“Exciting because the mission of God is always advancing and as followers of Jesus we want nothing more than go with Him! Challenging because the culture of the island God calls us to share Jesus with is increasingly secular, material, diverse and complex. Our Church has given CMI the role of listening to God as we ask Him how we can encourage, identify, nurture and provide wise strategic direction and support in all-age mission in Ireland”.
The role of the Council is diverse and includes overseeing the great variety of work in Home Mission and Irish Mission. The Council also oversees and supports the men and women working in the healthcare, prison, armed forces and university chaplaincies across Ireland.
In addition, CMI has the role of considering new church development, church planting and the oversight of three special PCI projects: The International Meeting Point, Nightlight and Friendship House – providing support and strategic direction. PCI’s 23 Deaconesses, 6 Irish Mission Workers and 6 Community Outreach Workers are also an important part of its responsibilities.
“PCI supports Home and Urban Mission congregations because we are Presbyterian. This means we draw alongside congregations which may be smaller, new or emerging to bring the encouragement, nurture and strength of our denomination”, Stephen said.
“PCI generally offer support for Home and Urban Mission congregations by two means. We offer a “Presence” to support and assist the leaders of congregations to think carefully and plan strategically concerning their mission and ministry; and we can also offer “Personnel” such as Home Mission Ministers.”
The annual information evenings are an opportunity to hear first hand what the Council for Mission in Ireland does. They also provide an opportunity for members of PCI congregations to get a ‘snap-shot’ of Mission work in Ireland, where the guest speakers are gifted specialists in mission who have stories to tell of God at work.
"Mission in Ireland evenings motivate, educate and encourage us in our service for the Lord. Many leave the events inspired by the stories told and carry the ideas heard back to their own congregations," Stephen said.
Tom Dowling, who will speak at the second Mission in Ireland evening in Muckamore Presbyterian on Sunday, 13th March, has served as an Irish Mission Worker since 2006. He is attached to Kilkenny Presbyterian Church, where he assists Rev. Daniel Reyes Martin. Tom’s work involves sharing the gospel about Jesus Christ in many different contexts; door-to-door visitation; Christianity Explored courses; home Bible studies; one-to-one Bible studies; children’s Bible club; and street outreach, largely among young people.
“An Irish mission worker is someone who has been called by God to share the good news of Jesus Christ. We work alongside ministers and congregations to reach out to those in our communities”, Tom said.
Rev. Daniel Reyes Martin reiterates the key role that Tom plays in the life of Kilkenny Presbyterian Church.
“With our church members being from six different counties, pastoral work and visitation becomes demanding, particularly with the amount of travelling required. But with Tom in charge of the evangelistic areas of our ministry, this allows me more time to devote to pastoral care”, Daniel said.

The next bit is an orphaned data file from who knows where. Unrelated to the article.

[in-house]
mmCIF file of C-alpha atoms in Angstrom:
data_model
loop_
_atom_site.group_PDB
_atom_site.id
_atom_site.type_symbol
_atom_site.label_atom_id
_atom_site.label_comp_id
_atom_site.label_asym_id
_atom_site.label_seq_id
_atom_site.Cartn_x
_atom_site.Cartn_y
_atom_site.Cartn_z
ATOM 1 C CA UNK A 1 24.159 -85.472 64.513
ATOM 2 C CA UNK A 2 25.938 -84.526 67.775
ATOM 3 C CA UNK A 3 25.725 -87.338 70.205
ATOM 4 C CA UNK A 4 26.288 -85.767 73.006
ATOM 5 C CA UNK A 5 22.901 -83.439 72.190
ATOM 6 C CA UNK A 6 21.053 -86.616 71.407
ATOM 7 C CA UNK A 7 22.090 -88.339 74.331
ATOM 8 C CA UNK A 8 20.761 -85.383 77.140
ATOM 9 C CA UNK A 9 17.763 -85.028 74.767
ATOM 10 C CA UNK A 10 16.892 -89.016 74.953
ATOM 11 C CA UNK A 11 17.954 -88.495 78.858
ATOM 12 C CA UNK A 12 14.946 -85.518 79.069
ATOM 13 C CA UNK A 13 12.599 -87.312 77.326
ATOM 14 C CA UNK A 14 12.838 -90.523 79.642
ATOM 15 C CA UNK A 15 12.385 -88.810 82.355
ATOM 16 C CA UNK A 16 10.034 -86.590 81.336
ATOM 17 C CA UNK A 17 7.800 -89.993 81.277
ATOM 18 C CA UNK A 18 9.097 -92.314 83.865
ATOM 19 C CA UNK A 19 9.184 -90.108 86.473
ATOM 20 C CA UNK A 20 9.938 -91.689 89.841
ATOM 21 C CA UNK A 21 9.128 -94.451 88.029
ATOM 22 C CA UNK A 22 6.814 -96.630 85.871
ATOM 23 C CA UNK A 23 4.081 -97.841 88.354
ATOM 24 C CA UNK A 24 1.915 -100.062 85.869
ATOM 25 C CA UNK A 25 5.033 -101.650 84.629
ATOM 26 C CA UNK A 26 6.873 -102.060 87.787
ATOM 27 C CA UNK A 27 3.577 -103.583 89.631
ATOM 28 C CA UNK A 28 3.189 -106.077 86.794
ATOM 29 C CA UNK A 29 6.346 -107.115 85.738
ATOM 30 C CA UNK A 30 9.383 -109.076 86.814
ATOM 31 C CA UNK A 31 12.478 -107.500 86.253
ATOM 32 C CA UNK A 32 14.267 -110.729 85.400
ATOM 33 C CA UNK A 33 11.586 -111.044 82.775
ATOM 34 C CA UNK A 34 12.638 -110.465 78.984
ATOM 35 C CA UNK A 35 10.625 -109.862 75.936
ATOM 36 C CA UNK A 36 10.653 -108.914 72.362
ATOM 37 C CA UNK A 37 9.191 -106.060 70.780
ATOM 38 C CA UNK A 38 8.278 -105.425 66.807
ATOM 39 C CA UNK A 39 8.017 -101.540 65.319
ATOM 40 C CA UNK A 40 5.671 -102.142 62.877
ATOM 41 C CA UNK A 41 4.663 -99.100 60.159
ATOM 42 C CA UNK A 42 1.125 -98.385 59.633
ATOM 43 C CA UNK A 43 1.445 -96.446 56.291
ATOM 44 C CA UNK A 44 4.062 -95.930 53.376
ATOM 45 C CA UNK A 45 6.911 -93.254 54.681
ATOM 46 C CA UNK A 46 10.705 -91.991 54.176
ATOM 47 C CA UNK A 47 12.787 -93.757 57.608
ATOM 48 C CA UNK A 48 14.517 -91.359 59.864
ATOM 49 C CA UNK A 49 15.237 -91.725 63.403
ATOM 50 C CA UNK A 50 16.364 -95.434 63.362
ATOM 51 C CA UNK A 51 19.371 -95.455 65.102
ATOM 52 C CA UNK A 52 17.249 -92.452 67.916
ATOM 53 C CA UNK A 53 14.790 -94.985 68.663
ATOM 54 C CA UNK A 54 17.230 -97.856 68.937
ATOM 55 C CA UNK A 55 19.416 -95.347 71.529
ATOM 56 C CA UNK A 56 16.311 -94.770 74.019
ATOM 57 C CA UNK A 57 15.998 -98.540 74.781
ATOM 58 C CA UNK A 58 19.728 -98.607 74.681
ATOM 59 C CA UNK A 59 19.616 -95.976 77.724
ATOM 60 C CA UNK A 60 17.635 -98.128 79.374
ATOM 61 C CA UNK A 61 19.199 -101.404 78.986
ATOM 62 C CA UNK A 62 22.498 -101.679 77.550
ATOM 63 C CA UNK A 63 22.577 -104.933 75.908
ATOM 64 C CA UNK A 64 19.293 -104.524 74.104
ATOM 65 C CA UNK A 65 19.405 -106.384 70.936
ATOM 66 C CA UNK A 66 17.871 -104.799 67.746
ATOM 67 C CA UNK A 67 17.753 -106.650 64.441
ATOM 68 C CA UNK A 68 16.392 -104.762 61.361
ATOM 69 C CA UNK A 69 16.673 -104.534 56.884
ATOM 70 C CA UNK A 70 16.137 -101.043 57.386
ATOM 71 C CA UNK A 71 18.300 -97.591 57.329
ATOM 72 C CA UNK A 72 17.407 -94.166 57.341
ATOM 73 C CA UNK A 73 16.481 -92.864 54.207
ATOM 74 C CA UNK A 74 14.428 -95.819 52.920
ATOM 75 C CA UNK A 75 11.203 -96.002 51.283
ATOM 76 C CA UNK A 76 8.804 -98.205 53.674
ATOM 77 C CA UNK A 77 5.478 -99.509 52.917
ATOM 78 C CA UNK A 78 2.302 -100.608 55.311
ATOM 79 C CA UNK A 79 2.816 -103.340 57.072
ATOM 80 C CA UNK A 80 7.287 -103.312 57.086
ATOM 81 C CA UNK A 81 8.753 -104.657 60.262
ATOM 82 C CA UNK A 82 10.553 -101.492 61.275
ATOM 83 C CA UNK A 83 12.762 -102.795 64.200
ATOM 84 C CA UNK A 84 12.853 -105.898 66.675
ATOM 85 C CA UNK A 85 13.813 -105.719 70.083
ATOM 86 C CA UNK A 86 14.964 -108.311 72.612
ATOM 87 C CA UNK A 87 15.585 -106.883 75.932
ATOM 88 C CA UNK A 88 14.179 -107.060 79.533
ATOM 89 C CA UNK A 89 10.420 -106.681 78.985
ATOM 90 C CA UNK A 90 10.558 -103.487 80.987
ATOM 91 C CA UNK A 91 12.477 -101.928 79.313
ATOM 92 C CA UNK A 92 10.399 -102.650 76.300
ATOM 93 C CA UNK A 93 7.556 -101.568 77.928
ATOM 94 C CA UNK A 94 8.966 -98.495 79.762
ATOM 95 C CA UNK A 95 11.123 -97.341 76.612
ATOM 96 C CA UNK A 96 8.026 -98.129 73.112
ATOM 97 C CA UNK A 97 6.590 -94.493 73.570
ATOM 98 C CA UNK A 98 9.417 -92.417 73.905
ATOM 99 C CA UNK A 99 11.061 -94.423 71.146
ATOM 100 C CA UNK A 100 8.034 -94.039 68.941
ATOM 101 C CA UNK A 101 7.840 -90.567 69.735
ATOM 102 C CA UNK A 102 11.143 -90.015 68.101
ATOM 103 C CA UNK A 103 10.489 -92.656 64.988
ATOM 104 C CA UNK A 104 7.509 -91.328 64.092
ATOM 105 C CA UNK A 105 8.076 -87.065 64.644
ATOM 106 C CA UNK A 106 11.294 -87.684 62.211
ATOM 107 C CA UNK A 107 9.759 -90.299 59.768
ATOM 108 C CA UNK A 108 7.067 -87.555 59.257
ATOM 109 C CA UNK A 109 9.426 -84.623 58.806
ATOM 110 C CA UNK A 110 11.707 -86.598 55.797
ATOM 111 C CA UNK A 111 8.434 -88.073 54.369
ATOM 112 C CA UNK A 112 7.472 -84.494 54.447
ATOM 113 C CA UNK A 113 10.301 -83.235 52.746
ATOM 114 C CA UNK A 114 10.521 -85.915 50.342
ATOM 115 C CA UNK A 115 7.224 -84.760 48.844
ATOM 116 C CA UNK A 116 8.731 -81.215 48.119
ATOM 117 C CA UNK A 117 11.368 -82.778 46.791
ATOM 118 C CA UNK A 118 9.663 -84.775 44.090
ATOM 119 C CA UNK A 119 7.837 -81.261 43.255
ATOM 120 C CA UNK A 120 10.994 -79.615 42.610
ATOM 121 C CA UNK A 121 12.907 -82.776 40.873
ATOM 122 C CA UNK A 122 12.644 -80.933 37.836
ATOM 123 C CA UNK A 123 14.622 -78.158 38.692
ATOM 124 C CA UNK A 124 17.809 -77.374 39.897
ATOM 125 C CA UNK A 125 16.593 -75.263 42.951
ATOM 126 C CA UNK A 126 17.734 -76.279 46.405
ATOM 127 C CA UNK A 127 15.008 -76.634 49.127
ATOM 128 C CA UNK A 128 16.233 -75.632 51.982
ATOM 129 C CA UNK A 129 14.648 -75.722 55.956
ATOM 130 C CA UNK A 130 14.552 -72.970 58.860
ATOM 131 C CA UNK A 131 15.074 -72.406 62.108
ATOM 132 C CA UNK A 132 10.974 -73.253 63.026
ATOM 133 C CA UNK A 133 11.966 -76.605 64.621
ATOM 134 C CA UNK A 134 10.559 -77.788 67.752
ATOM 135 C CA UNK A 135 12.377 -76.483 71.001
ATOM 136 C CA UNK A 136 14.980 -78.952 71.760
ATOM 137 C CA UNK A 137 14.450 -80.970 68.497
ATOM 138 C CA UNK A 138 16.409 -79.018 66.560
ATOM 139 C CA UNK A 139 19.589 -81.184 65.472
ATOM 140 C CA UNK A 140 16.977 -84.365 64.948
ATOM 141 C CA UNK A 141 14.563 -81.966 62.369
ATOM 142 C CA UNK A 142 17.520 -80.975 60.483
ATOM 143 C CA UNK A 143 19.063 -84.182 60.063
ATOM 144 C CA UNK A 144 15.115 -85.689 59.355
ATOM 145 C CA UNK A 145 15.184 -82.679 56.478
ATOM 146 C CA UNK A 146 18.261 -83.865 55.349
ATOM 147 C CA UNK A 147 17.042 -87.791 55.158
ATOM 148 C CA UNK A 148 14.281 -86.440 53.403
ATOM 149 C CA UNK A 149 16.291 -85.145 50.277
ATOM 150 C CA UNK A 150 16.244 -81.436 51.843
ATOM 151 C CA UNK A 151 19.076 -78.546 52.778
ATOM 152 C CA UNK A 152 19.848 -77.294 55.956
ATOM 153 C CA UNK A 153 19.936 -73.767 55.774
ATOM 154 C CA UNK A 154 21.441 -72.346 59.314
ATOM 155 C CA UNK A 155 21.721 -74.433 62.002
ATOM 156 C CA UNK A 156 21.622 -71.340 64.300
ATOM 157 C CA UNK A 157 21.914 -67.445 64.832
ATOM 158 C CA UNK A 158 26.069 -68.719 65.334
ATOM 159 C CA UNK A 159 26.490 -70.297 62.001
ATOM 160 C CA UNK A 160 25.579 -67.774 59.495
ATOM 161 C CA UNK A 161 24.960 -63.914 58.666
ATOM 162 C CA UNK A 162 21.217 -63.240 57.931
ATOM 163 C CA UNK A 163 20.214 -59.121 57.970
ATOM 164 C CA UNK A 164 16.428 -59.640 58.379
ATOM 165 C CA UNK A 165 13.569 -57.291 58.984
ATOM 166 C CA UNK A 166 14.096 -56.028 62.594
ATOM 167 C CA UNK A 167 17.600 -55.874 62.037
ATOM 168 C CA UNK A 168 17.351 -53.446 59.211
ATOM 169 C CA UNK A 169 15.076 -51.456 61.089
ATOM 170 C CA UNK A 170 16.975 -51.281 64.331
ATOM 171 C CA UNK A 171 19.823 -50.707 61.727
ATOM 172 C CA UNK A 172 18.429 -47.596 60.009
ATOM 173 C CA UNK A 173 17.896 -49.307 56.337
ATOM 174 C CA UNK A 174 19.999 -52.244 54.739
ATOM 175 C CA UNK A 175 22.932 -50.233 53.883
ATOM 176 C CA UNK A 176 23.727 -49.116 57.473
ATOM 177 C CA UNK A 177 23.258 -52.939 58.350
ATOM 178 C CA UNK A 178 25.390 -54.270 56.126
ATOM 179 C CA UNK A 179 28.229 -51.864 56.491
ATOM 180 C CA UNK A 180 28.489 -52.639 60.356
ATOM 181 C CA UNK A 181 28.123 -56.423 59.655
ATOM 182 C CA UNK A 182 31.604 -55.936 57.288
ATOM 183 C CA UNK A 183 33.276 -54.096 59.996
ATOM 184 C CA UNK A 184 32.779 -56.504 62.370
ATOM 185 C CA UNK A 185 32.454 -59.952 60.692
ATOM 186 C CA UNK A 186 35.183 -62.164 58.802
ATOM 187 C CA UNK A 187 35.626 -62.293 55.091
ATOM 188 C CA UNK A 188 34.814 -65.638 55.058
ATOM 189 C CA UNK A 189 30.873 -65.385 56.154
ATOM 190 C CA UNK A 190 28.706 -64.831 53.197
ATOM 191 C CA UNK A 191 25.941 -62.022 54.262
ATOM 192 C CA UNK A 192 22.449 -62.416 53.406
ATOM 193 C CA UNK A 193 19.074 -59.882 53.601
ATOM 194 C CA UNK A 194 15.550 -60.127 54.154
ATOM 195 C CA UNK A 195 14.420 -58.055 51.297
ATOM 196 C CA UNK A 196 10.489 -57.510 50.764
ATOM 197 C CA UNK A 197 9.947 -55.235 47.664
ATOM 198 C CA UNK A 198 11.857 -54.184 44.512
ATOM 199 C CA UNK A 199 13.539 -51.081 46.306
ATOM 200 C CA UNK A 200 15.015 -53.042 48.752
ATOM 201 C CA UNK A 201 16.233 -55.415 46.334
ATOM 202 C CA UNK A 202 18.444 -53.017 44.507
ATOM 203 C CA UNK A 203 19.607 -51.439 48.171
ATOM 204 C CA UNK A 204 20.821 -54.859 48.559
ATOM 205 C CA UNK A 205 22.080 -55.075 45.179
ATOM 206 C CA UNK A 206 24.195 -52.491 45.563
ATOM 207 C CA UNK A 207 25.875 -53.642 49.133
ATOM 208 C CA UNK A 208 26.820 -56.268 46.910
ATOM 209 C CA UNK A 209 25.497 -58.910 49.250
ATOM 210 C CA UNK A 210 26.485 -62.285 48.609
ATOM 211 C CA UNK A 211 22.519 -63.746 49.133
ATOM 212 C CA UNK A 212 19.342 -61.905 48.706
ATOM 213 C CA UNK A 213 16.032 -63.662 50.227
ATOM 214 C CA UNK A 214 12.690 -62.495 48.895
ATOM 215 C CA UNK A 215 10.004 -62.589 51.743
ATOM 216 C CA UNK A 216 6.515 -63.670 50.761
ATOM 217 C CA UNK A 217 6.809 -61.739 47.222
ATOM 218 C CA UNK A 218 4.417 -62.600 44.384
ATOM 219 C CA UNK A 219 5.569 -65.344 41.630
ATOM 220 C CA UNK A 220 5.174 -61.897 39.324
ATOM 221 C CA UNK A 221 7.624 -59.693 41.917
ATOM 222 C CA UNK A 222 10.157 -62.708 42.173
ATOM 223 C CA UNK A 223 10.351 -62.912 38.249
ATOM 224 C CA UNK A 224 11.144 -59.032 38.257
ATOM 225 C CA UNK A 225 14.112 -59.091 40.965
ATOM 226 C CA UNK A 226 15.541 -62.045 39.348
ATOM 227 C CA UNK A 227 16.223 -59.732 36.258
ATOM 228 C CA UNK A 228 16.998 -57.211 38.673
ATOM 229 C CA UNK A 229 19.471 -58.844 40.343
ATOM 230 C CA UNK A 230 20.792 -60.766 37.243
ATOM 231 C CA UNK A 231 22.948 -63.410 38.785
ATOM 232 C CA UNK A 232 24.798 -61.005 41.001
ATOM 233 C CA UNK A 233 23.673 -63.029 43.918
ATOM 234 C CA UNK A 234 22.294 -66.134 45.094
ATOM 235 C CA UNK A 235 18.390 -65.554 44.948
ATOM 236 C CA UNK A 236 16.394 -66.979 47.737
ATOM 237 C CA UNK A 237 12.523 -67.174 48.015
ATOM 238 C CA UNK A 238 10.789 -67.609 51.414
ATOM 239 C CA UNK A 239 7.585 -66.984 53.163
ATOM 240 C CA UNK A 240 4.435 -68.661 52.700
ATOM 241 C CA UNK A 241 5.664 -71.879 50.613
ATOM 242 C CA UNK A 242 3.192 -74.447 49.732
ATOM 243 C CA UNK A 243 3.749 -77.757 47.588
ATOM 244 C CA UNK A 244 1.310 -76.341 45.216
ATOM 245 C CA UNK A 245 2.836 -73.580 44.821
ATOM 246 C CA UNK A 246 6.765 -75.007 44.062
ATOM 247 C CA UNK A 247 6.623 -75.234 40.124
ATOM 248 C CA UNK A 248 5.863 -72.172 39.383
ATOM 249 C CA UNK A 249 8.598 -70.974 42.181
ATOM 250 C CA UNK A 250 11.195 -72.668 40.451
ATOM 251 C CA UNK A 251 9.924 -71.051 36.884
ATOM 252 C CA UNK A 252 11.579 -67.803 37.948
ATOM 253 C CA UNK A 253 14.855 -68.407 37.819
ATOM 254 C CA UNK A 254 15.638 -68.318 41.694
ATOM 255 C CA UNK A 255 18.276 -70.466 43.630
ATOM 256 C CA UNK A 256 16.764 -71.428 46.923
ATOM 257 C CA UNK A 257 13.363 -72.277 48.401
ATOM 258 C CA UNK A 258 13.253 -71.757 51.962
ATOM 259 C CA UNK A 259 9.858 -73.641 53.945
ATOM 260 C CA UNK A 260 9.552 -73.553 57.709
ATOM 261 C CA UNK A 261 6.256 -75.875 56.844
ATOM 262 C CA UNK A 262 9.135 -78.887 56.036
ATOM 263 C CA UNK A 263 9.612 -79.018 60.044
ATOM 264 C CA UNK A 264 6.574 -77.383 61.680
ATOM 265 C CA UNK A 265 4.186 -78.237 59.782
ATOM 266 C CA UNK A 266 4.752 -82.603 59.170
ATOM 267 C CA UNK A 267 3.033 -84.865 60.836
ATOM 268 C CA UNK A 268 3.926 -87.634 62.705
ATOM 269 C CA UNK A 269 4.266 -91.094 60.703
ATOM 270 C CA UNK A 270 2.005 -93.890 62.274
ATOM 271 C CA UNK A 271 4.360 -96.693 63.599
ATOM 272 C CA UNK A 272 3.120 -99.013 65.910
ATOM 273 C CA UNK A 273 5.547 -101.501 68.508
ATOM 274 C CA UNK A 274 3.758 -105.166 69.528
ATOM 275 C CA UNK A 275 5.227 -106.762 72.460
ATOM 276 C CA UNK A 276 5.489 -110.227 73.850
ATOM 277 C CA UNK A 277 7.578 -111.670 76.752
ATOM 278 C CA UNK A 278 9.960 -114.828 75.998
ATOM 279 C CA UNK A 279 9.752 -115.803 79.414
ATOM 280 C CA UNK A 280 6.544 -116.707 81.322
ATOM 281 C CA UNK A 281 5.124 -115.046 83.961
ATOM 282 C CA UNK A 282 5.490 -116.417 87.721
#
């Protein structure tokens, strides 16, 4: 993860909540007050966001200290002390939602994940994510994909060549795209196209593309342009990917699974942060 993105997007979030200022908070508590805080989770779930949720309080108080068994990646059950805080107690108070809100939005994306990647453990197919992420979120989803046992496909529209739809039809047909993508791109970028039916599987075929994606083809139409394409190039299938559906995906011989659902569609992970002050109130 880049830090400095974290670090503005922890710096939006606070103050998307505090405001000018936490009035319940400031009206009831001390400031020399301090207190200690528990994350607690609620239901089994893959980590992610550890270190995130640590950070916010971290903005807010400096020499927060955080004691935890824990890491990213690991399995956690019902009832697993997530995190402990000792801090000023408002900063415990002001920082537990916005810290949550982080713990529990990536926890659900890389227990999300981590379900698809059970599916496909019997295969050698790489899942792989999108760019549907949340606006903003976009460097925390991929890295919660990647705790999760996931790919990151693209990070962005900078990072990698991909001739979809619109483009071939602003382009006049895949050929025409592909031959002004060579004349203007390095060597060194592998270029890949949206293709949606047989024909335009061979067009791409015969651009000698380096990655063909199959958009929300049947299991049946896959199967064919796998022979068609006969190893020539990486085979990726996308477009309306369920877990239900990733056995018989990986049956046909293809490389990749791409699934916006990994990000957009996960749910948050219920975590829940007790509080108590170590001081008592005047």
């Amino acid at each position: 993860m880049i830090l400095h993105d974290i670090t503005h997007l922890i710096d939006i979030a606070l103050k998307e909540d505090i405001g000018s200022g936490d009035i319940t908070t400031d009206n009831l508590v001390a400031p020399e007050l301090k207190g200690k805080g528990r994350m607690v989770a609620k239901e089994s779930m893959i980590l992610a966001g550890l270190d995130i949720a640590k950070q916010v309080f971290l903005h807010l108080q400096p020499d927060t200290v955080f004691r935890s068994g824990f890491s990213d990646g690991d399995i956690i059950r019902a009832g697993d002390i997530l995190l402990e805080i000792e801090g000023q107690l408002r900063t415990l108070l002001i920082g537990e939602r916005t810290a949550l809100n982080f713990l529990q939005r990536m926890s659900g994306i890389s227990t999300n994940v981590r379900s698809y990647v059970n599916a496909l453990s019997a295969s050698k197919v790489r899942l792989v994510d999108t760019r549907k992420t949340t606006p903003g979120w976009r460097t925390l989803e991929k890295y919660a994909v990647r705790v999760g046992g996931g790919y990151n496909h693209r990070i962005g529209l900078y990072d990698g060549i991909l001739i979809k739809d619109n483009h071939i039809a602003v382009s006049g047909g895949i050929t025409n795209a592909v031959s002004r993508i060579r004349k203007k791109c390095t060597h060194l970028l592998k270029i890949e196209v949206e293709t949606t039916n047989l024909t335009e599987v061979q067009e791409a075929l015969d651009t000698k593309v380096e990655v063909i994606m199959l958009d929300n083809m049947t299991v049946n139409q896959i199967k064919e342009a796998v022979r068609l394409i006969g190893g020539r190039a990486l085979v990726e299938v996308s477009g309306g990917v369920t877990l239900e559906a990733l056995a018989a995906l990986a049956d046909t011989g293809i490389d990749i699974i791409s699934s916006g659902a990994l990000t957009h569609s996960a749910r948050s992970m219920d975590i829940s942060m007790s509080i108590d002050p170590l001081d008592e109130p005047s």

Andrew Dawson, one of the six Community Outreach Workers supported by CMI, works alongside Second Dromara Presbyterian Church in Co. Down. He had the opportunity to speak at the first Mission in Ireland evening of the year, held at Downshire Road Presbyterian on 1st March.
“For me personally, the Lord’s great command to go into all the world and make disciples still stands. Under God, Dromara and the surrounding area is the part of the world where He has placed Jennifer, my wife and myself. We are grateful for this role and to be able to work alongside the congregation allows us to be involved in this great task.
“I am grateful for the grants that CMI give to provide part of my support as a Community Outreach Worker. Not only that, I am thankful for the prayer support that is co-ordinated through CMI. For that reason, to be able to speak at a Mission in Ireland evening is a delight. I know there are many people prayerfully and practically providing for the work of Community Outreach Workers. The evening gave me the opportunity to thank them for their unseen but vital involvement.”
“Through these evenings, the church and community can see the people behind that face on a poster, or prayer report, and the advantage of this is that prayer can then be more specific and the challenges more understandable”, Andrew said.
One congregation that began as a church plant and is now a full PCI congregation is Donabate in Co. Dublin. Rev. Andy Carroll was a part of the Donabate church plant from the beginning in 2010, and remains its minister. He will be speaking on 17th April in Ballyclare Presbyterian Church.
“The then Board of Mission in Ireland, CMI’s predecessor, was involved in the very early stages of Donabate, talking through plans with the leadership of Howth and Malahide Church as they sought God's leading for a possible church plant in Donabate”, Andy said.
“Offering insight, leadership and support to us all in Donabate. We continue to get advice and help from CMI, in particular as we transition from new church to a church with its own local leadership that retains its missional heart.
“We thank God for how He's used the structures and the island-wide people of PCI to see a new church planted and take root in a town where there hasn't ever been a Bible-teaching church. We have felt and experienced the benefits of this connectedness in so many ways”, Andy said.
There are still six Mission in Ireland evenings to take place – for more information visit the events page